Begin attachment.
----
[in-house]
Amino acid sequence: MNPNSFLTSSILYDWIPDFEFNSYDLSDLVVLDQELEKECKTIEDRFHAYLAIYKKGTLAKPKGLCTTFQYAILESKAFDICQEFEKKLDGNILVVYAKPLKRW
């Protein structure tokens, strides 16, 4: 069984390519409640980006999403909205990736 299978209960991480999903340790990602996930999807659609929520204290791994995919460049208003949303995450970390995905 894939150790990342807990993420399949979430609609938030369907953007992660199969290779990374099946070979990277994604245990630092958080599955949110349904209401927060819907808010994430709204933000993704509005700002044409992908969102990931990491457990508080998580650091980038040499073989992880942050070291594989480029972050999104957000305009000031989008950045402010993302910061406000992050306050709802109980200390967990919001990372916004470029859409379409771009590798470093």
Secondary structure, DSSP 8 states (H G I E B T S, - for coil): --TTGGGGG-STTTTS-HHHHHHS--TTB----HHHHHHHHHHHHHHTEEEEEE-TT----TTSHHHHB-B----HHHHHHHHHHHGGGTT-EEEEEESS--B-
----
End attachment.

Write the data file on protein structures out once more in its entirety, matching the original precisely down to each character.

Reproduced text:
[in-house]
Amino acid sequence: MNPNSFLTSSILYDWIPDFEFNSYDLSDLVVLDQELEKECKTIEDRFHAYLAIYKKGTLAKPKGLCTTFQYAILESKAFDICQEFEKKLDGNILVVYAKPLKRW
């Protein structure tokens, strides 16, 4: 069984390519409640980006999403909205990736 299978209960991480999903340790990602996930999807659609929520204290791994995919460049208003949303995450970390995905 894939150790990342807990993420399949979430609609938030369907953007992660199969290779990374099946070979990277994604245990630092958080599955949110349904209401927060819907808010994430709204933000993704509005700002044409992908969102990931990491457990508080998580650091980038040499073989992880942050070291594989480029972050999104957000305009000031989008950045402010993302910061406000992050306050709802109980200390967990919001990372916004470029859409379409771009590798470093």
Secondary structure, DSSP 8 states (H G I E B T S, - for coil): --TTGGGGG-STTTTS-HHHHHHS--TTB----HHHHHHHHHHHHHHTEEEEEE-TT----TTSHHHHB-B----HHHHHHHHHHHGGGTT-EEEEEESS--B-